If you can’t tell by the title, this is a post directed at any Christian readers, unrelated to writing. If this doesn’t interest you, click along and have a great day… 🙂
The other day I was praying and felt led to turn to Deuteronomy chapter 30. I have to admit that it’s been a while since I’ve read that part of the Old Testament: Leviticus, Numbers and Deuteronomy tend to get skipped, like the unwanted dish at a buffet.
I can’t believe I’ve been missing out on the riches of Deuteronomy 30 for so long! I know I’ve read it before but it deserves a place if not in memory, then on my heart.
Just before we get to the delicious dish, the last verse of the preceding chapter:
The secret things belong to the Lord our God. The revealed things belong to us and to our children forever: to keep all the words of this covenant. (Deuteronomy 29:29 Common English Bible)
Being Deuteronomy, the text is directed at the Israelites. A biblical scholar might take issue with me, but I am taking that verse, and the unchanging nature of God’s personality to say that chapter 30 is at least applicable to a modern Christian in essence.
2 and when you and your children return to the Lord your God and obey him with all your heart and with all your soul according to everything I command you today, 3 then the Lord your God will restore your fortunes and have compassion on you… (NIV)
It goes on to say that the people will be gathered from afar and brought home, no matter how far they are dispersed, and will be taken to the land of their fathers.
As Christians, we can get lost in the world. We can be tempted and drawn from where God would want us. The thief who comes to steal, kill and destroy can do terrible things to us, and drive us from the flock. There are many reasons why we might not be where we should be, having been driven away or willfully wandered. God is saying that if we return to him, then he will take us back to our home, and the inheritance and blessing that he planned for us. Regardless of where we are now. All is forgiven if we return to him.
6 The Lord your God will circumcise your hearts and the hearts of your descendants, so that you may love him with all your heart and with all your soul, and live. (NIV)
We are not capable of loving perfectly; sooner or later self-interest will creep in. When we return to God and obey him, then he will do a work in our hearts so that we may love him perfectly. To obey is an act of the will, but to love – always – is the work of a miracle. God knows our weaknesses, frailties and our inability. We simply turn to him, and he changes us so that we can enjoy the depth of a pure relationship with him.
The blessing God will give us are re-iterated several times in the passage. (I don’t believe in the so-called prosperity gospel. God does offer blessings, but we also know that he told his followers to ‘take up their cross’). We know that the greatest blessing of all is our relationship with him.
11 Now what I am commanding you today is not too difficult for you or beyond your reach.(NIV)
It goes on to say that we don’t need a heroic journey to do this, but that he has made it easy for us. How typically God. I love that God is so different to the gods of mythology who demand impossible challenges of their servants. “You want my favour? All you have to do is cross a desert, fight your way through a maze filled with ravenous two-headed wolves and fetch my Lost Item of Power.” Not so with God: I have done all of the the work, just accept it.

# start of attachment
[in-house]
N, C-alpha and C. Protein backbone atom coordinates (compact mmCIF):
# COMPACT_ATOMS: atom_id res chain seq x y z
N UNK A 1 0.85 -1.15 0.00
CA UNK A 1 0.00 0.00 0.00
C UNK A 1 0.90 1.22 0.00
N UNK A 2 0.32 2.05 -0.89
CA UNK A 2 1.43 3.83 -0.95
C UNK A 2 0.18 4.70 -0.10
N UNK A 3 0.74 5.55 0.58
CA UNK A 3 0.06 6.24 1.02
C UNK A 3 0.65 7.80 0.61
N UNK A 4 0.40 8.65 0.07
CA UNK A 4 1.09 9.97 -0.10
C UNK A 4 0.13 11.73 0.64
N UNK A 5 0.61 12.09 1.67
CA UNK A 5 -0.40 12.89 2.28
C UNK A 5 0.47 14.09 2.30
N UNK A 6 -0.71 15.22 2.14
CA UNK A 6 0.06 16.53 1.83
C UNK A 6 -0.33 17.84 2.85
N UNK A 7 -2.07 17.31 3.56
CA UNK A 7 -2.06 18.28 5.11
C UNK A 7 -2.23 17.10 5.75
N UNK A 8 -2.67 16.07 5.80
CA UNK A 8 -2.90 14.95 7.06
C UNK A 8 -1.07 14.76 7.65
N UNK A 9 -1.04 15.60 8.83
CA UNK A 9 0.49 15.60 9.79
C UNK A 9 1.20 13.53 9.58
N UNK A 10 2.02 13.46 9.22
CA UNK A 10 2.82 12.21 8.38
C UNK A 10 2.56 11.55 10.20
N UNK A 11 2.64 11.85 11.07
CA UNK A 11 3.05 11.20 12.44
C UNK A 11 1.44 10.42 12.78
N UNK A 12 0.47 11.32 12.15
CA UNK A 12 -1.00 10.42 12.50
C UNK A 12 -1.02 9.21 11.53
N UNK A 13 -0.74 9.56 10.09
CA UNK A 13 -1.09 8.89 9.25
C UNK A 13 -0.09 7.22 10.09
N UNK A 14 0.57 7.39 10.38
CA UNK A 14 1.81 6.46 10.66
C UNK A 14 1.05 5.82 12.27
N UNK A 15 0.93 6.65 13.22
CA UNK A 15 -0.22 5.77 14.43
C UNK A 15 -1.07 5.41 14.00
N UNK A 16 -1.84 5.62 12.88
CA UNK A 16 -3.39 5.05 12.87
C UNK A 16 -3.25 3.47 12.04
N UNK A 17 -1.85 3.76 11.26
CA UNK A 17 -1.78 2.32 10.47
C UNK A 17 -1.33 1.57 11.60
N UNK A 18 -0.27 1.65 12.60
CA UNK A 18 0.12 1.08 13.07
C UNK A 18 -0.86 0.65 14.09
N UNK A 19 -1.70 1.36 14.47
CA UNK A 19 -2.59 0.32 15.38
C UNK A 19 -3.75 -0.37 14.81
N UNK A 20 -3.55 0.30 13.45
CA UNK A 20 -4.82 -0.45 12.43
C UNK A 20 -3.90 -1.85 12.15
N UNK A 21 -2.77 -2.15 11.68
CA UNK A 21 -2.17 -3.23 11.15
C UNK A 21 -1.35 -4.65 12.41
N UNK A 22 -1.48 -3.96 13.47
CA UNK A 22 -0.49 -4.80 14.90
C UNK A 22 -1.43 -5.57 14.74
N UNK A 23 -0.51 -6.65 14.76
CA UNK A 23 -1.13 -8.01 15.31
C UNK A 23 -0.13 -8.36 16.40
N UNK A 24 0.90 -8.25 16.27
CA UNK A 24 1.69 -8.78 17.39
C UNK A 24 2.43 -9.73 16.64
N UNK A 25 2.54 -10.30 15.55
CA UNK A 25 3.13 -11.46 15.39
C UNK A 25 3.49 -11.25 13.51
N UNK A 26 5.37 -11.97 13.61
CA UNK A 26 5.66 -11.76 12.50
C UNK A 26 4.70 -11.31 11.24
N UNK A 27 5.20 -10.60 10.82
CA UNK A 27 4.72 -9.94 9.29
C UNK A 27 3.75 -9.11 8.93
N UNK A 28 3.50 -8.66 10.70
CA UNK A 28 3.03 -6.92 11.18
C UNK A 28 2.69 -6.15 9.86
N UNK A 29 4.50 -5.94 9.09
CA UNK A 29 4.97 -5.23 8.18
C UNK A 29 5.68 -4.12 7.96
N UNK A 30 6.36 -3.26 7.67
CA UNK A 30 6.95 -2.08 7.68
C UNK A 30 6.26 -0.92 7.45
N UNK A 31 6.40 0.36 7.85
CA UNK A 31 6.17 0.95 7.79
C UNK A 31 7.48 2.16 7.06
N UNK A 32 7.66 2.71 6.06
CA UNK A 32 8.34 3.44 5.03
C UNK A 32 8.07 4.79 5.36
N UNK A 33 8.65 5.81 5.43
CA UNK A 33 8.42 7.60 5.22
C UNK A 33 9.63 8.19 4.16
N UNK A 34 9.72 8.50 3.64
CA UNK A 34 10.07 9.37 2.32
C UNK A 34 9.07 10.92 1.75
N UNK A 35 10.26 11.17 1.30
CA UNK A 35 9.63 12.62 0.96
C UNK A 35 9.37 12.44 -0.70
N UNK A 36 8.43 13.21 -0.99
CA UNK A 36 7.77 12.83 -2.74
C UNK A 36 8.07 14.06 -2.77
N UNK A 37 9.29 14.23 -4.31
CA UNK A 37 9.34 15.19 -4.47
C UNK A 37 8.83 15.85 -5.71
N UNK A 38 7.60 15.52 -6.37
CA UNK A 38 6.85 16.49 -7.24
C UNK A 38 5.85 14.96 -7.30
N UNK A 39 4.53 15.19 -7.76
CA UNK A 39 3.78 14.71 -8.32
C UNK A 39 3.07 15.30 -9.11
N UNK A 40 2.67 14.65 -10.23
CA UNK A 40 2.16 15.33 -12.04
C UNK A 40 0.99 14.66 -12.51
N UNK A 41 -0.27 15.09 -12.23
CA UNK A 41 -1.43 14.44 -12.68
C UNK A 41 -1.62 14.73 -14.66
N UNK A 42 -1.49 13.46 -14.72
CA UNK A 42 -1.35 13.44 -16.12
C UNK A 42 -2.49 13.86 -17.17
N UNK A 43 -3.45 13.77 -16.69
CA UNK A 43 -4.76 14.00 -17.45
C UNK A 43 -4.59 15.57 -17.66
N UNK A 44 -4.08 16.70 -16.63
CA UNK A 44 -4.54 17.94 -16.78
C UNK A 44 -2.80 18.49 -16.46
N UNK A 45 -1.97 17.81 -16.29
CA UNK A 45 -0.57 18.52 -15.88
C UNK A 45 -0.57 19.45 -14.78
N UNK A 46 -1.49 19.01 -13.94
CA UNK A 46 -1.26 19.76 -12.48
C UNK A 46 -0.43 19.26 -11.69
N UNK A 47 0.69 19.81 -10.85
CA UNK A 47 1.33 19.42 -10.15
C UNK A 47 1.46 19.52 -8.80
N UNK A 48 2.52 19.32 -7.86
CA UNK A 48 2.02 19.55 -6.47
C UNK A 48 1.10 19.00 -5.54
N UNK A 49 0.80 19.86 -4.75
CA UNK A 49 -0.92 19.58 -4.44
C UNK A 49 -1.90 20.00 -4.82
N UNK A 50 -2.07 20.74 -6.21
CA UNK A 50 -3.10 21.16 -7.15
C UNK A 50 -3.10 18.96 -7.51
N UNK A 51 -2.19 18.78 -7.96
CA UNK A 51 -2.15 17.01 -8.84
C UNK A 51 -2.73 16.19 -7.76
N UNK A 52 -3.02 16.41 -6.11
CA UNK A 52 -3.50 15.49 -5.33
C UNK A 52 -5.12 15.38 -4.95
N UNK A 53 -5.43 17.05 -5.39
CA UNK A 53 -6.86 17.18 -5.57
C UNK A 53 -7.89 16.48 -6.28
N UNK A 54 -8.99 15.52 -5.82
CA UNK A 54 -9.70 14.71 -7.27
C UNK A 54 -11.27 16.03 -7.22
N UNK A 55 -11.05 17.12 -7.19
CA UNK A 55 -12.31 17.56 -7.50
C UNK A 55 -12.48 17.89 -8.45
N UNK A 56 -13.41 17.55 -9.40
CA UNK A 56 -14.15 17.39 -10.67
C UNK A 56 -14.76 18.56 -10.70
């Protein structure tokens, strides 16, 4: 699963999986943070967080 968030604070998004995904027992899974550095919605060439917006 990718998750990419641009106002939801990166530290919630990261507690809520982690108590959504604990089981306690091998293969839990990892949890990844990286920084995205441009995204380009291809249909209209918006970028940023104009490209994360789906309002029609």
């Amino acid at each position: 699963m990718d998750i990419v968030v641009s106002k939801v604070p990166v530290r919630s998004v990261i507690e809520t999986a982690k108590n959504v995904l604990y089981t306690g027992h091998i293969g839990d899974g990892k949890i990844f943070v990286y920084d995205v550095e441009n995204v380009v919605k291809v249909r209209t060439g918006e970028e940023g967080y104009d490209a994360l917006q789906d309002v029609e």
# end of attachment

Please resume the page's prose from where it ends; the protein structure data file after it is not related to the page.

God has given us an opportunity of relationship with him, but there is another side of the coin. If we don’t accept it, there are consequences. A Just God cannot allow injustice to go unpunished indefinitely. He can withhold his righteous anger – for a time – hoping for reconciliation… but justice must occur.
15 See, I set before you today life and prosperity, death and destruction. 16 For I command you today to love the Lord your God, to walk in obedience to him, and to keep his commands, decrees and laws; then you will live and increase, and the Lord your God will bless you in the land you are entering to possess.
17 But if your heart turns away and you are not obedient, and if you are drawn away to bow down to other gods and worship them, 18 I declare to you this day that you will certainly be destroyed. You will not live long in the land you are crossing the Jordan to enter and possess.
We can have our own plans. We can reject God – either in part, or in full – and go about our lives how we want. Let me rephrase verse 15 and 16 in the opposite to make my point:
“If you ignore me, or pay me lip-service alone; if you refuse to humble yourself and do as I ask, if you close your ears and harden your heart towards me, then you will severe your relationship with me. You may follow your own plans, chase after the corrupt desires of your heart, but they will not lead to the satisfaction that you hope for. Your plans in the end, will be proven foolish.”
God places the decision before us, and pleads with us to choose wisely.
19 This day I call the heavens and the earth as witnesses against you that I have set before you life and death, blessings and curses. Now choose life, so that you and your children may live 20 and that you may love the Lord your God, listen to his voice, and hold fast to him. (NIV)